Swiss stocks dropped as Greece and Portugal’s credit ratings were cut by Standard & Poor’s and consumer demand in Switzerland fell for a second month.
Swiss Reinsurance Co. fell after saying the cost of natural disasters rose 76 percent last year. UBS AG slid 1.9 percent.
The Swiss Market Index of the biggest and most actively traded companies lost 0.1 percent to 6,355.06 at the 5:30 p.m. close in Zurich. The measure has still rebounded 5.5 percent since March 16 as investors speculated that Japan would contain its nuclear crisis and as the U.S., the U.K. and France took control of Libya’s airspace. The broader Swiss Performance Index advanced 0.1 percent to 5,788.64.
“Investors are cautious on the situation in Japan and await the consequences, which are still hard to predict,” said Lars Knudsen, portfolio manager at LGT Capital Management AG in Pfaeffikon, Switzerland, who helps manage 86 billion Swiss francs ($93 billion) of client assets. “Better U.S. economic data and a good start to the reporting season could help equity markets.”
Japanese Prime Minister Naoto Kan today said for the first time that a damaged nuclear plant’s tsunami defenses were inadequate, while reassuring the public that radiation leaks pose no health threat beyond an evacuation zone.
Water in a tunnel outside the Dai-Ichi No. 2 reactor emitted radiation exceeding 1 sievert an hour, a Tokyo Electric Power Co. spokesman said yesterday. Exposure to that dose for 30 minutes would trigger nausea while for four hours might lead to death within two months, according to the U.S. Environmental Protection Agency.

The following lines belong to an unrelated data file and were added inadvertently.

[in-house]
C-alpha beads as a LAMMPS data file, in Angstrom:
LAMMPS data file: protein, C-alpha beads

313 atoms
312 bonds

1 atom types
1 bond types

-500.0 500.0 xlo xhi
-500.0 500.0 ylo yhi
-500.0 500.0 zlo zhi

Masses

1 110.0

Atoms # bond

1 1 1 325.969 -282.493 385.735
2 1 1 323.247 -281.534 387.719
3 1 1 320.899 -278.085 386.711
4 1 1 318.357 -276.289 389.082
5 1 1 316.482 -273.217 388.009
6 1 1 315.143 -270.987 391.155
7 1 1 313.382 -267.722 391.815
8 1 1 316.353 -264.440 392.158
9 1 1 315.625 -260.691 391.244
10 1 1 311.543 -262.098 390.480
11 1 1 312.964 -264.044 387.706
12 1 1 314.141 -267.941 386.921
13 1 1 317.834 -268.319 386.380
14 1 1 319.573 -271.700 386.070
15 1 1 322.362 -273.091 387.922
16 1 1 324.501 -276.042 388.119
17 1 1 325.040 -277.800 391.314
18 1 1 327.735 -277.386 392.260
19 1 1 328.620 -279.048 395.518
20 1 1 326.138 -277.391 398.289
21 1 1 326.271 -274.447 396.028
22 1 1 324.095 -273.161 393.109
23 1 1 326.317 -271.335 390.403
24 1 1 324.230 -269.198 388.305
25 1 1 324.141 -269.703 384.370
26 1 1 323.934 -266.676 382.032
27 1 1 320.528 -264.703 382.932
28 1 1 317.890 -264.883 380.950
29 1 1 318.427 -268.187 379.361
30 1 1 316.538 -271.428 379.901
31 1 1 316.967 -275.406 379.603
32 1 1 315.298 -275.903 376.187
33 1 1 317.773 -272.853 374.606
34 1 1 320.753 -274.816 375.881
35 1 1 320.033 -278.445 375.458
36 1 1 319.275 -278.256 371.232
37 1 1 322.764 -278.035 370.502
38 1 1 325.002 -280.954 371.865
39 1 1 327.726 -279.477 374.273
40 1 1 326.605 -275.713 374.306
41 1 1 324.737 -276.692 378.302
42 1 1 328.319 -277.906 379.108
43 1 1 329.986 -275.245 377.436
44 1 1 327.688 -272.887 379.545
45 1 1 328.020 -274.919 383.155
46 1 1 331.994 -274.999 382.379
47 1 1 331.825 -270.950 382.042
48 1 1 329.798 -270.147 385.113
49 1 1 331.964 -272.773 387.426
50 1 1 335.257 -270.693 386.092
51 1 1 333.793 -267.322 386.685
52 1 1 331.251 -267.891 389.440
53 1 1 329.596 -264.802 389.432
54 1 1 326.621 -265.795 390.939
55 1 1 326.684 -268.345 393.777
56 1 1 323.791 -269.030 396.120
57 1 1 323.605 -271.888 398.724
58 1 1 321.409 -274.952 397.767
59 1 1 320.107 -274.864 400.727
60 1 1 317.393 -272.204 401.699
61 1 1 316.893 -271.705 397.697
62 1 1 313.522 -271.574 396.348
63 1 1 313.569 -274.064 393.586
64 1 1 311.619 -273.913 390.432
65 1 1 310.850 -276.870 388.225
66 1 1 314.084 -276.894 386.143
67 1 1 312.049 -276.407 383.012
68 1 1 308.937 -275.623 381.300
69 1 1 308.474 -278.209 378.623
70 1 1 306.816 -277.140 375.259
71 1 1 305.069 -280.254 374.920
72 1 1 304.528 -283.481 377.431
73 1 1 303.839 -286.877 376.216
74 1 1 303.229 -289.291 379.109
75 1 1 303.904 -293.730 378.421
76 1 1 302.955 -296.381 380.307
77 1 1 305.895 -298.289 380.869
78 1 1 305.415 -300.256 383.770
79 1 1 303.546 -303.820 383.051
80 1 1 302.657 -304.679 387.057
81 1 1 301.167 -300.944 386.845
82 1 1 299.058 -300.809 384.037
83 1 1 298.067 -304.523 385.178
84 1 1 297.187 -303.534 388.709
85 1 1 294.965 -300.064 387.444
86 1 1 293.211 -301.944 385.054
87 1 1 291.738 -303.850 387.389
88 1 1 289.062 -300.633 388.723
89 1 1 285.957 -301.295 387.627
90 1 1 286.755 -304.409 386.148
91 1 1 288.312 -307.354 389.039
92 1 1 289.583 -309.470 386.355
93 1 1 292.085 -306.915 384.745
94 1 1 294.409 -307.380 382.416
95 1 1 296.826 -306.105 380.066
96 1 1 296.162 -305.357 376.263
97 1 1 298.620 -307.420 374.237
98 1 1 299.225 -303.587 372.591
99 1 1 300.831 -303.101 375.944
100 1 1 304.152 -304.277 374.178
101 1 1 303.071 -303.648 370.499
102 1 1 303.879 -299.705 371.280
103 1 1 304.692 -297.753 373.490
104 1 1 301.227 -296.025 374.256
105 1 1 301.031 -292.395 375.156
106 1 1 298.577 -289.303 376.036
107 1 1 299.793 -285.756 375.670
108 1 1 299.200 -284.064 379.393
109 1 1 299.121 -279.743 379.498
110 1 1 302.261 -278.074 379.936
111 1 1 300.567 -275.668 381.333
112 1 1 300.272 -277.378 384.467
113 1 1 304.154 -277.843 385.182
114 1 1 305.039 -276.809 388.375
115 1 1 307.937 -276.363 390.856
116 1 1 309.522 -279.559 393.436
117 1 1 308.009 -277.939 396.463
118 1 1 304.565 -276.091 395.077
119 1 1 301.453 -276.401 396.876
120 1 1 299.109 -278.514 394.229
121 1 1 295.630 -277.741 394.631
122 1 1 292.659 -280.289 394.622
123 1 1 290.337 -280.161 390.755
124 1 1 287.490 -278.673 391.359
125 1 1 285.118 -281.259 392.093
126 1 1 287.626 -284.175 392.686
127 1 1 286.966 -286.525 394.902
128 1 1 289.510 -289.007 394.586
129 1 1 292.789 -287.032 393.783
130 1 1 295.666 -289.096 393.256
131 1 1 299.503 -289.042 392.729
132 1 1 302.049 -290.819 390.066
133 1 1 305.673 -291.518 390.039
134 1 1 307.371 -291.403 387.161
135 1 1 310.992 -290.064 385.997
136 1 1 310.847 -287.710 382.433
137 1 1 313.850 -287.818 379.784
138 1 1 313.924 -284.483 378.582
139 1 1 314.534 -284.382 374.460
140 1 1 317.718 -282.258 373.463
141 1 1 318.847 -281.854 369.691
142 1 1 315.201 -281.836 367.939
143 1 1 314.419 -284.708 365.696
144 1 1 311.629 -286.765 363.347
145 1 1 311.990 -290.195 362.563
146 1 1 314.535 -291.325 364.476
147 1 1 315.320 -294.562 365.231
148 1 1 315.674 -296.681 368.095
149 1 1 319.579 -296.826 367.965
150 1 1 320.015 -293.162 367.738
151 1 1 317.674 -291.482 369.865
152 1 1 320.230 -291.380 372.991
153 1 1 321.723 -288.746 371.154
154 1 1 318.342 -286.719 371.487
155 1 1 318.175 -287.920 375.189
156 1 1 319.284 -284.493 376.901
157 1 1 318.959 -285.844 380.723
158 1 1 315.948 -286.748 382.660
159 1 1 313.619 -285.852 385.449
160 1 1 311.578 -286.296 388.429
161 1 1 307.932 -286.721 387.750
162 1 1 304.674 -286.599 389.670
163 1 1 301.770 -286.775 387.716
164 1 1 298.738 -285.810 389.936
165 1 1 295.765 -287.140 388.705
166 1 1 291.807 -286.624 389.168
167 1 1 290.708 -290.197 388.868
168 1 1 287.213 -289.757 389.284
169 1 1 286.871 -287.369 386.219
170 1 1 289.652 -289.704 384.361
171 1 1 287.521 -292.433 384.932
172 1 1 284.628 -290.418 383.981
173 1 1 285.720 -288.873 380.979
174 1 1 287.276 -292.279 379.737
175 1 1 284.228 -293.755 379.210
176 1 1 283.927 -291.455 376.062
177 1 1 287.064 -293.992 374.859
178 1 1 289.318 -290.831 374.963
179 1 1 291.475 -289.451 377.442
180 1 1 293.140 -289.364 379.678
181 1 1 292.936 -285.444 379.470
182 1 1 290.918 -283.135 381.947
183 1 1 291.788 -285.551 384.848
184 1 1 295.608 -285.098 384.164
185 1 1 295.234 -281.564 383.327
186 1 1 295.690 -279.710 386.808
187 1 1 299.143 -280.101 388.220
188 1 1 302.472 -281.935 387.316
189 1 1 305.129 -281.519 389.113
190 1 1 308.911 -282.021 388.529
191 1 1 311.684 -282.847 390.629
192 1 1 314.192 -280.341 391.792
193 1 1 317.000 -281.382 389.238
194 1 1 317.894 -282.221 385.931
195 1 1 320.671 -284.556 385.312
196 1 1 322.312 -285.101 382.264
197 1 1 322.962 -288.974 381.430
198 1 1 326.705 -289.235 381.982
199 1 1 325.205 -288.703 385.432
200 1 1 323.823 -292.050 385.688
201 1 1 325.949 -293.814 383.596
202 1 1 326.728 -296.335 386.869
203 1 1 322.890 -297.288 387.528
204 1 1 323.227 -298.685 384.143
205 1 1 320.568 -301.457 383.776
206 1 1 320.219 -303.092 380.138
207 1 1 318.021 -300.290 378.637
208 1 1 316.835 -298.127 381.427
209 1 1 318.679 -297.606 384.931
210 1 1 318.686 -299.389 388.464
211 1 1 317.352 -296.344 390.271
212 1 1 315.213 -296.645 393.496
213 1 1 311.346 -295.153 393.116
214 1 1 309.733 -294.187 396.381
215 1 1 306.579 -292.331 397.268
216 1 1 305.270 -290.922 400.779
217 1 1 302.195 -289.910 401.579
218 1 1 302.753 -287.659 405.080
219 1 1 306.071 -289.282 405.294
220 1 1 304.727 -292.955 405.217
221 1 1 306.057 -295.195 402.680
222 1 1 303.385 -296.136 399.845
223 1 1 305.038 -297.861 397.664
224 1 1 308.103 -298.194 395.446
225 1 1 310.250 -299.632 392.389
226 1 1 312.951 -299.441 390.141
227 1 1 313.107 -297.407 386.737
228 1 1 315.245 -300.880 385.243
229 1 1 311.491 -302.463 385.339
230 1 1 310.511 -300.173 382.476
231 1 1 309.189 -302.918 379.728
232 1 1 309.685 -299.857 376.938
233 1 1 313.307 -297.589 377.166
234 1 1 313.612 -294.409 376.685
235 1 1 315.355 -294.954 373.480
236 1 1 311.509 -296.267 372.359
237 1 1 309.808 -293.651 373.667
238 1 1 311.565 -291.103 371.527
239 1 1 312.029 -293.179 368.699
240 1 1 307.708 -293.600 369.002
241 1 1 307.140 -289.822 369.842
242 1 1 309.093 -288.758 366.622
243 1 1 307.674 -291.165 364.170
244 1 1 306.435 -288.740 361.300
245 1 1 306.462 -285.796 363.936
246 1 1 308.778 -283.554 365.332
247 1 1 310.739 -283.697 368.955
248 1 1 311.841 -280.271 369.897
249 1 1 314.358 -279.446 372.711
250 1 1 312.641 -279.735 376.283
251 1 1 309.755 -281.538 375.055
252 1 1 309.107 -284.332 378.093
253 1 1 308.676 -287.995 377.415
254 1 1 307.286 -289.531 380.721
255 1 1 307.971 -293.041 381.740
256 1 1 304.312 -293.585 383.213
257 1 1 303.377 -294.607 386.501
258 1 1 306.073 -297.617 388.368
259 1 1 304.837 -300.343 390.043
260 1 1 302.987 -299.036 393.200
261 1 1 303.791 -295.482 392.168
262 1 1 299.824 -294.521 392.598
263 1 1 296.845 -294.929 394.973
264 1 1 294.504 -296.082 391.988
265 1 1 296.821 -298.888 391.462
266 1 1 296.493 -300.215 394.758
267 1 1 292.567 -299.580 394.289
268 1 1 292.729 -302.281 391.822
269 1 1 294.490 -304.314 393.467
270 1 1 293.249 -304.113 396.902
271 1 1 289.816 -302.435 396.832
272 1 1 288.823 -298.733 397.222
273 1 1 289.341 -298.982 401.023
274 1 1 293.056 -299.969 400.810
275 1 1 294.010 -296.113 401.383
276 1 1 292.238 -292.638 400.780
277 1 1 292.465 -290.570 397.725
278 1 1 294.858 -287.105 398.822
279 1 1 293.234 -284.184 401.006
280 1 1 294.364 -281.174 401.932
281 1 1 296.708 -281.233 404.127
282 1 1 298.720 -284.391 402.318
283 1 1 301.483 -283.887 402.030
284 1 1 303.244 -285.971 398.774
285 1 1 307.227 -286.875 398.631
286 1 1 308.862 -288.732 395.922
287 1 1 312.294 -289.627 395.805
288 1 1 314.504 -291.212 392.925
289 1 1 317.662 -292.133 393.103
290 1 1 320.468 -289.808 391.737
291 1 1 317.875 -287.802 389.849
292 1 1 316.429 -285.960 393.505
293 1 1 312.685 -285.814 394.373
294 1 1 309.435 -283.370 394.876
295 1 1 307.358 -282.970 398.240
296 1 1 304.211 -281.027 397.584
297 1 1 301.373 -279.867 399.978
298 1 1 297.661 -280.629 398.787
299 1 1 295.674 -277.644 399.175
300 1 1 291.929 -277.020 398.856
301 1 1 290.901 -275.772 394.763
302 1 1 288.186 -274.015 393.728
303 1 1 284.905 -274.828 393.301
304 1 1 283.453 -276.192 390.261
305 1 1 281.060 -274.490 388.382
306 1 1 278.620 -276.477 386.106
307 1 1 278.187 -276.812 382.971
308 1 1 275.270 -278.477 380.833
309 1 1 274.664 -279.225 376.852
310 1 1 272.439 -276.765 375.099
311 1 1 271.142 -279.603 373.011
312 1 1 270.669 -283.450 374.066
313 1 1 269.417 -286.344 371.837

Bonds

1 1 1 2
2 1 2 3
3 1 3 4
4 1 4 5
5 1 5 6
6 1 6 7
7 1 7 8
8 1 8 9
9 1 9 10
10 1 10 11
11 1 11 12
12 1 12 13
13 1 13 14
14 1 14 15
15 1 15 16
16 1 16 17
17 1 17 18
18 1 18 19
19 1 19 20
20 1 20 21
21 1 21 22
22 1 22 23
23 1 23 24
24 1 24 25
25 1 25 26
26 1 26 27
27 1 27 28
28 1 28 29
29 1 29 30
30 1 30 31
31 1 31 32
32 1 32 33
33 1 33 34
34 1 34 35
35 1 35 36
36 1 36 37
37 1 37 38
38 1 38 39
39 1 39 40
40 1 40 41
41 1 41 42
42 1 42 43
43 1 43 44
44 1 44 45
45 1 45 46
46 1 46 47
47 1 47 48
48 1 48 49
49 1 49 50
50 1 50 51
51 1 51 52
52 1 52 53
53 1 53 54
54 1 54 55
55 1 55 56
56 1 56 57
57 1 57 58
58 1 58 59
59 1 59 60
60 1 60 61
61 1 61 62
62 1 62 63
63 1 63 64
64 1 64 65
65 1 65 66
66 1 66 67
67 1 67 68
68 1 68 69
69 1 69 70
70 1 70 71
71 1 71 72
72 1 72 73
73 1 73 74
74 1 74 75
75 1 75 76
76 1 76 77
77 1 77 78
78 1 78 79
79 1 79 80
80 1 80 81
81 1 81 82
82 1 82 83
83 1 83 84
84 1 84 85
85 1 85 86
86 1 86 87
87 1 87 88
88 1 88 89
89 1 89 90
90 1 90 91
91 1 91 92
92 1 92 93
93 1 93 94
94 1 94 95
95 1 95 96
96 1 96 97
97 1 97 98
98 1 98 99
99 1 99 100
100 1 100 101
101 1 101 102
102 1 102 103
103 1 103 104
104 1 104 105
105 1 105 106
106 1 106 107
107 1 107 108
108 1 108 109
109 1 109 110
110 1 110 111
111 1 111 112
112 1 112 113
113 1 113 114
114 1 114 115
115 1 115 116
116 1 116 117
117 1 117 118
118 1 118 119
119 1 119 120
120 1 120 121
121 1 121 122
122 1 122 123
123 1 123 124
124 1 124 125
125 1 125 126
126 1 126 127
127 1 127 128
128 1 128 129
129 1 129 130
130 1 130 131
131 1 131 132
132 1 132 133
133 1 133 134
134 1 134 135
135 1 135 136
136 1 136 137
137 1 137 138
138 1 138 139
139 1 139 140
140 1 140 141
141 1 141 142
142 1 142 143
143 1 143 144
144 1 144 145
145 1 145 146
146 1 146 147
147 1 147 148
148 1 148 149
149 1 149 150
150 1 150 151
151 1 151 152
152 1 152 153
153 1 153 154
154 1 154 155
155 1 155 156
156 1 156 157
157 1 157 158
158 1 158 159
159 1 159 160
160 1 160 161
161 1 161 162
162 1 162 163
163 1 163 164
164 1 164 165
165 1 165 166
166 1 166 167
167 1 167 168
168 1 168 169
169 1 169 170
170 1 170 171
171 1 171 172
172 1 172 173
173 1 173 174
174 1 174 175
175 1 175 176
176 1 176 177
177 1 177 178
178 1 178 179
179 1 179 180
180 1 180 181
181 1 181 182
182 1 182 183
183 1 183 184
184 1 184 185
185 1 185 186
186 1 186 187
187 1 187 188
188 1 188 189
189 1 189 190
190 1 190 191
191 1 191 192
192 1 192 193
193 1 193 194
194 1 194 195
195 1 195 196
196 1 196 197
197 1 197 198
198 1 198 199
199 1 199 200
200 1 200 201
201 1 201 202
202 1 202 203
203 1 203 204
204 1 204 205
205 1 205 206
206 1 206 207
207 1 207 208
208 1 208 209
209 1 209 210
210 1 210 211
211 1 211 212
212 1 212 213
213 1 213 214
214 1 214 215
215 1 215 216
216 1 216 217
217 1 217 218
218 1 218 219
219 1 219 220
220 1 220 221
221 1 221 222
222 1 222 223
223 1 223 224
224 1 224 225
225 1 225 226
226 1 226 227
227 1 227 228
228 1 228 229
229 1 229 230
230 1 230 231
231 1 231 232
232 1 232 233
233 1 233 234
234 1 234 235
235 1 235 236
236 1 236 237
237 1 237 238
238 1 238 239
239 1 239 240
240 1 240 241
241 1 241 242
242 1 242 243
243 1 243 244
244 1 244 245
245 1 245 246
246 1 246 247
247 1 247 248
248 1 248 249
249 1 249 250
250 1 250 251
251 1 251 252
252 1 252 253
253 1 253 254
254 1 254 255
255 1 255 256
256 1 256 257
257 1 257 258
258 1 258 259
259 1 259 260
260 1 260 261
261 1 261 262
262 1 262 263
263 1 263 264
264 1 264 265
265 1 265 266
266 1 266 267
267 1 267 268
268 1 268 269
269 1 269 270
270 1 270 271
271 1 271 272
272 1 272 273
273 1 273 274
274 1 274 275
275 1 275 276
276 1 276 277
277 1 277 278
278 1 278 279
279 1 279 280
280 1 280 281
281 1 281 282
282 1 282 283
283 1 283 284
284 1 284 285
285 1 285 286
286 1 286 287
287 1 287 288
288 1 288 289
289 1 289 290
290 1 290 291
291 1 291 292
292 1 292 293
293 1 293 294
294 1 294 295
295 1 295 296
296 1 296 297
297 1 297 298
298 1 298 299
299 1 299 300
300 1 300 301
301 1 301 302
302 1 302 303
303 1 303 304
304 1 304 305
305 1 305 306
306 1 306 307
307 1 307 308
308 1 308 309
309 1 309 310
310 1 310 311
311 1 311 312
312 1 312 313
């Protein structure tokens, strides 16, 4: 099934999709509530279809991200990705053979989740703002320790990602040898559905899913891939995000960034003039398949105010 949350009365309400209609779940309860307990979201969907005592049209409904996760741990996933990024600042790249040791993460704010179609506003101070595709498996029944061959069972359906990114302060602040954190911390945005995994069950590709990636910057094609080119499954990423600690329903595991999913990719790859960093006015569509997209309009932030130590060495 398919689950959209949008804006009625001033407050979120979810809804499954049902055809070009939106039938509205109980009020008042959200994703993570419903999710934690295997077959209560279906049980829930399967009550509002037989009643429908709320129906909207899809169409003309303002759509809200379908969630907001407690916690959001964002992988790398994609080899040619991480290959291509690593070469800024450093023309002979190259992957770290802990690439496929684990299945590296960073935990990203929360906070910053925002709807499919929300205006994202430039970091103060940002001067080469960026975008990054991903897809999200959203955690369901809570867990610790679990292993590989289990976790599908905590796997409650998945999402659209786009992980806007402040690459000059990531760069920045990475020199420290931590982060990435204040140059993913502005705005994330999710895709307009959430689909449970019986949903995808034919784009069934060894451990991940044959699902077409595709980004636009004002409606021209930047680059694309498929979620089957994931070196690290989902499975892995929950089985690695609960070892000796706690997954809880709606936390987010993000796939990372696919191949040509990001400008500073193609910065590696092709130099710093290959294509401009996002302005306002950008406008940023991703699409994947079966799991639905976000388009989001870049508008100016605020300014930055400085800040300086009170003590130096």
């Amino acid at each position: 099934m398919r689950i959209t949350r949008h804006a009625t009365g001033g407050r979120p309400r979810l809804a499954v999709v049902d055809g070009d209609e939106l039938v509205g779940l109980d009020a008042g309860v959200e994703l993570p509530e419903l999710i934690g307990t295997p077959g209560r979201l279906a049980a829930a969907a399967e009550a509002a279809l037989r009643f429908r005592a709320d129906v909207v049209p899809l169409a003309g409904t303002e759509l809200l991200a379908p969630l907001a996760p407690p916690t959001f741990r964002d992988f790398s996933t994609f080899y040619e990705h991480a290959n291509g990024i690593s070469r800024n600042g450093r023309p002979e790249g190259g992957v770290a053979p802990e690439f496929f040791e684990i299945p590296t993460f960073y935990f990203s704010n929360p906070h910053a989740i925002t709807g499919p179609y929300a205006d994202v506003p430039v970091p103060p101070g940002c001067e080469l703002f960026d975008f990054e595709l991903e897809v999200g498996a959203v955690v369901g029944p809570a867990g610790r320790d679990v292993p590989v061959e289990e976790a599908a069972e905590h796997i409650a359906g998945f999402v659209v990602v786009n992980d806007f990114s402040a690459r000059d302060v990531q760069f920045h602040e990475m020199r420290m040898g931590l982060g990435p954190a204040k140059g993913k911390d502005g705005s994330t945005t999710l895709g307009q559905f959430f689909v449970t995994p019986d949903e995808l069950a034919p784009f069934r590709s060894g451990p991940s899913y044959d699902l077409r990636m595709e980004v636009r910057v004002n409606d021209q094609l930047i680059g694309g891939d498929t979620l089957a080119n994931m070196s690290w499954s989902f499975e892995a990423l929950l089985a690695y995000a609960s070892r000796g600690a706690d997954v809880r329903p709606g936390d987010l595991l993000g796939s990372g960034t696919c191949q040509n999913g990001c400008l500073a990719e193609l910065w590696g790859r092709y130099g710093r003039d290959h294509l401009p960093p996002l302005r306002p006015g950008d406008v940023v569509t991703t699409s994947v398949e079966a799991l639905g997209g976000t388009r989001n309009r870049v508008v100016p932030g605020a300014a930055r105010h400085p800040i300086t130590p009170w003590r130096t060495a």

Stocks fell today after Standard & Poor’s lowered its debt rating for Greece and Portugal. The agency now rates Portugal BBB-/A-3. BBB- is the lowest investment grade.
A gauge of Swiss consumer demand fell for a second month in February as surging energy costs left households with less money to spend. The consumption indicator slipped to 1.46 from 1.66 in January, Zurich-based UBS said in a statement today.
In the U.S. confidence among consumers dropped more than forecast in March as fuel costs surged to the highest level in more than two years. The Conference Board’s confidence index fell to a three-month low of 63.4 from a revised 72 reading in February, figures from the New York-based private research group showed today.
Swiss Re, the world’s second-largest reinsurer, fell 0.9 percent to 51.05 francs, trimming yesterday’s 1.9 percent gain.
The cost to insurers of natural disasters rose 76 percent to $40 billion last year because of higher losses from earthquakes including those that struck Chile and New Zealand, the company said.
UBS dropped 1.9 percent to 16.72 francs, its first decline in four days.
Zehnder Group AG lost 2.3 percent to 2,570 francs, even after reporting a 14 percent increase in net income and 9 percent sales growth for 2010. The maker of bathroom radiators proposed a 50-franc par-value payment and a 25-franc dividend per share.
The earnings and profit figures “were slightly below estimates,” Patrick Appenzeller, an analyst at Helvea AG, wrote in a note to clients. Zehnder has rallied 13 percent in the past eight trading days.
Credit Suisse, the nation’s second-biggest bank, climbed 0.8 percent to 39.47 francs after earlier rising as much as 1.8 percent. The bank seems to have structures in place “that prevented systemic fraud” in the U.S., Neue Zuercher Zeitung reported, citing an interview with Donald Beyer, the U.S. ambassador to Switzerland.
Beyer said he expects lawsuits by American authorities will be limited “to a few people” and that he has no indication the bank committed systemic fraud, the newspaper reported. The Credit Suisse case differs from UBS regarding those structures, the newspaper said, citing Beyer.
Nobel Biocare Holding AG, the world’s largest maker of dental implants, rose 4.8 percent to 19.08 francs, the biggest gain in the Stoxx 600 Europe Healthcare Index.